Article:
Memorandum On the Syariah Criminal Code (II) 1993 State of Kelantan

25 December 1993
The Honourable Prime Minister
Datuk Seri Dr. Mahathir Mohamad

Assalamualaikum wr. wb.

Dear Sir,

Memorandum On the Syariah Criminal Code (II) 1993 State of Kelantan

We, Sisters in Islam, write to you to express our deep concern at the passing on 25 November 1993 of the Kelantan Syariah Criminal Bill (H) 1993. This Bill was passed unanimously by all 36 State Assemblymen, including two from the Barisan Nasional.

1. The Kelantan Code This Code discriminates against Malaysian women in several of its parts, including:

  •  the grounds for presumption of zina in clause 46(2);
  • the disqualification of women as eye-witnesses in clause 41(1);
  • the termination of a marriage by a husband’s accusation of zina (al-li’an), whether proved or not, against his wife in clauses 14 and 15; and
  • the implied endorsement in clauses 2(i) and 62 of the view that diyat or compensation for death or injury to a woman should be half that for a man.

The Code also has other troubling features, including:

  • the imposition of the death penalty for apostasy;
  • the uncertainty of cases where – the victim is of a faith different front the perpetrator of the crime; and/or – the witnesses to the crime are not Muslims; and/or – the co-perpetrators are of different faiths,
  • the Code’s relation to the provisions of the Penal Code. Some offences under the Code are also federal law offences, giving rise to issues of double-jeopardy where both laws are enforceable.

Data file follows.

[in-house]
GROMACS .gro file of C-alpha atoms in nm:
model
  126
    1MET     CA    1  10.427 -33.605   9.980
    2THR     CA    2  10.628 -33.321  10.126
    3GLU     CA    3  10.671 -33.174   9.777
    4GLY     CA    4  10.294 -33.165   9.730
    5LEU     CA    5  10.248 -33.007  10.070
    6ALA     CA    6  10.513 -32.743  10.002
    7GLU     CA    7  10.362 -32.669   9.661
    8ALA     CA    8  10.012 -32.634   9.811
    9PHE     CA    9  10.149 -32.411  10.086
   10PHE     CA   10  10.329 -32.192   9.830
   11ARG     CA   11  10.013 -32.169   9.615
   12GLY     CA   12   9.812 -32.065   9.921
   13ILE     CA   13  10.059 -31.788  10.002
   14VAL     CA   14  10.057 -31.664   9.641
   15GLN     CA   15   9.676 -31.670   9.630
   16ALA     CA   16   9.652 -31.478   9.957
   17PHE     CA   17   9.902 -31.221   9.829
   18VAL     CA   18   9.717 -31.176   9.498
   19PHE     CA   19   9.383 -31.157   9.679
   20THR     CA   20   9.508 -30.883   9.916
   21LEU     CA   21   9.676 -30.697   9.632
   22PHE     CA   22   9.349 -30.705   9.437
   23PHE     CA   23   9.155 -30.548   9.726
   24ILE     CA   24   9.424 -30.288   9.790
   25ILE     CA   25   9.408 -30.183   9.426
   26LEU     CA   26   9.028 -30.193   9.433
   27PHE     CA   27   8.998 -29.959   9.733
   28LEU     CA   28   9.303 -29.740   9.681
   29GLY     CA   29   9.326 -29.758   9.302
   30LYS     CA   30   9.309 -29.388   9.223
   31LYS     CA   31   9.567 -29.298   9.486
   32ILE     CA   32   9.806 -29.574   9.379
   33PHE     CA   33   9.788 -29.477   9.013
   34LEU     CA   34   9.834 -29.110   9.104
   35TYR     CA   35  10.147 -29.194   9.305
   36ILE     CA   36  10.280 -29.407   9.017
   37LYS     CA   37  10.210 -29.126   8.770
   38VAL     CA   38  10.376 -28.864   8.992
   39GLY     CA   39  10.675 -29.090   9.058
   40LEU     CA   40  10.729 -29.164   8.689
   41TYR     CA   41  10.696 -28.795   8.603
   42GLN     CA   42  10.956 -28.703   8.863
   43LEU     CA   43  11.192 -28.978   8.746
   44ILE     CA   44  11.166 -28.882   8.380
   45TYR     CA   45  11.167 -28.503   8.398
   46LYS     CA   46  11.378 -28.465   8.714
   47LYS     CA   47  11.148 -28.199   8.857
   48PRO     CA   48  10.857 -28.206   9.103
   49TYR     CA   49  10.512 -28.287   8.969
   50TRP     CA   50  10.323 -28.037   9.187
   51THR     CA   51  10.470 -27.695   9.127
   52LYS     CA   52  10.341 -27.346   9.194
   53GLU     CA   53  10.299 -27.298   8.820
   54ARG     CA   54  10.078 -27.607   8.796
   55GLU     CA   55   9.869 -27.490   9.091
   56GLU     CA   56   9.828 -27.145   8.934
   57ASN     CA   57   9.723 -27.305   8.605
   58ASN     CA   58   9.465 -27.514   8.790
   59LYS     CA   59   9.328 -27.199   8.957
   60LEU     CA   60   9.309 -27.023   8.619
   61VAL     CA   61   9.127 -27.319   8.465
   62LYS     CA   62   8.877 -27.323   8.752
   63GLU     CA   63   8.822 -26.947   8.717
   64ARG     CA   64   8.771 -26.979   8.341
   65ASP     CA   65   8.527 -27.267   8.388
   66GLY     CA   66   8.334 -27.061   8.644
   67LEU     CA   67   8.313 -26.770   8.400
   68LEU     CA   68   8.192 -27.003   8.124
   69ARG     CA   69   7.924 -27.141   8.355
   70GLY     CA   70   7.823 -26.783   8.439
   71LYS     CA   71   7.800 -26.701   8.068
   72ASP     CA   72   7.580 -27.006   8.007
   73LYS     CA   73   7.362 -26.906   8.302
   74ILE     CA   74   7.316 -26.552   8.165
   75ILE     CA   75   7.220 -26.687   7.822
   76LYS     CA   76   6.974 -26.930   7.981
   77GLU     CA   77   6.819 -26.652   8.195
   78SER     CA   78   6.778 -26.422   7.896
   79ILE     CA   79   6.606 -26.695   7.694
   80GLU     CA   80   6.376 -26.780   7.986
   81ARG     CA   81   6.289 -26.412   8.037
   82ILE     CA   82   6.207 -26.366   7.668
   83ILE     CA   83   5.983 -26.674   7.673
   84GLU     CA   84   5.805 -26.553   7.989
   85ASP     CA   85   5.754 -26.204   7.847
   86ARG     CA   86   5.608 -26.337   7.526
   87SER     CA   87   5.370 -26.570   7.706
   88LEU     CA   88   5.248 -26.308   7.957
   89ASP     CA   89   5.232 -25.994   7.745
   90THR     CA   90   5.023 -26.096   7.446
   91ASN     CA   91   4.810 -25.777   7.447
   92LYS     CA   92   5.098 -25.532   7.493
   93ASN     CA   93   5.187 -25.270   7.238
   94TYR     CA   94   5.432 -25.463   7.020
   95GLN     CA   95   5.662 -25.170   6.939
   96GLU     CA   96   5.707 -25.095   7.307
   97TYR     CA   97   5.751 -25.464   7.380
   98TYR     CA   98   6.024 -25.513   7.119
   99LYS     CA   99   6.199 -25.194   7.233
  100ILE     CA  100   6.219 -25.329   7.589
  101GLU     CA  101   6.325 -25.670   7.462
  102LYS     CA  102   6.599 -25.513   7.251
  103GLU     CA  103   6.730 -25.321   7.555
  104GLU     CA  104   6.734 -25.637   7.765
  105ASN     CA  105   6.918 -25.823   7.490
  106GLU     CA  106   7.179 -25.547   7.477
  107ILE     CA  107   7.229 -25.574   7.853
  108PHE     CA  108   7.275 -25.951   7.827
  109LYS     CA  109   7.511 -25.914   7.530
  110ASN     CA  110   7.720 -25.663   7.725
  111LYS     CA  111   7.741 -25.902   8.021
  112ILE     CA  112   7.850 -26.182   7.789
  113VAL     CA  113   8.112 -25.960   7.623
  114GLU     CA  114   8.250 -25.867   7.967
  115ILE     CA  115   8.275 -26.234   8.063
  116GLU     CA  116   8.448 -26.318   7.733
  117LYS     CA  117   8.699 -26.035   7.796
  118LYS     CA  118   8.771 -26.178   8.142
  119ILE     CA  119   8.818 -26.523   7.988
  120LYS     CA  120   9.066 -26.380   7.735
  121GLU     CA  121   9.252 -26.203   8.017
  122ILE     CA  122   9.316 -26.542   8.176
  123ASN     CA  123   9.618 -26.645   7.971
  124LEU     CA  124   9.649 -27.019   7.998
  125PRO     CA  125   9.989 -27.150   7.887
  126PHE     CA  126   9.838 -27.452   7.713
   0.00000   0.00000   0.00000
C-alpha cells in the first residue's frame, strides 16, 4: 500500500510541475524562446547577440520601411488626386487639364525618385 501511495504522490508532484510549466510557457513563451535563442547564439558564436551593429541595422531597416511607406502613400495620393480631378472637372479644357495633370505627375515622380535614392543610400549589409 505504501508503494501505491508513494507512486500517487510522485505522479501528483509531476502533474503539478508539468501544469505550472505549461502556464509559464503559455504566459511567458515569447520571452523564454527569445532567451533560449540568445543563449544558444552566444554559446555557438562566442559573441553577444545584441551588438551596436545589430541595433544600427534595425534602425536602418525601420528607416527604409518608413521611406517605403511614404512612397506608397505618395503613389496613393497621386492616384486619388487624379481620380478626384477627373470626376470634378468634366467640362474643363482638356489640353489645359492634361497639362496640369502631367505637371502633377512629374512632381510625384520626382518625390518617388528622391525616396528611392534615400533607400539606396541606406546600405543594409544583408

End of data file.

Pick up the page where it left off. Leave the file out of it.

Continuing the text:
The drafters of the Kelantan Code have declared that a person convicted under it would not be tried again for the same offence under the Penal Code, but they have explicitly confirmed that further action might still be taken under the Penal Code following an unsuccessful prosecution for the same offence under the Kelantan Code.

That is, advocates of the Kelantan Code assert that an offender might not be punished twice, but only tried twice (following a first and unsuccessful Shari’a prosecution) for the same offence. Even so, this remains double-jeopardy. Whether the advocates of the Kelantan Code can speak for those implementing the Penal Code – and whether the latter are in any way constrained by the explanations of the former from bringing a second prosecution following a prior Shari’a prosecution, successful or unsuccessful-remains unclear, or compounding the problems of double-jeopardy posed by the Kelantan Code.

The hudud provisions emerged as opinions of lawyers (fuqaha or jurists in Muslim jurisprudence). Formed through a methodology of interpretation (ijtihad, qiyas), their views were given subsequent sanction through the political-legal process through ijma’, or the consensus of the jurists of a particular time and place (but consensus is not unanimity), or through a majority opinion (jumhur). These processes are human efforts, not devine injunctions.

Even before its enactment by the State Legislative Assembly, those promoting the Code took upon themselves to pass judgements of apostasy on those who oppose it (as reported in New Straits Times 19 October 1993: enclosed). The fact that these invidious pronouncements were made outside a court of law only increases legitimate doubt concerning the manner in which these laws are likely to be implemented.

2. Traditional Shari’a and Contemporary Malaysian Society We live in a plural society. Malaysia has made its mark in today’s world through the wise guidance of its leaders since 1957. We have built in our society a culture of tolerance, respect for others and, no less notably, the emancipation of Muslim women consistent with an enlightened understanding of Islam. In no other country which calls itself Muslim do women enjoy the same freedom of movement, association and education as in Malaysia.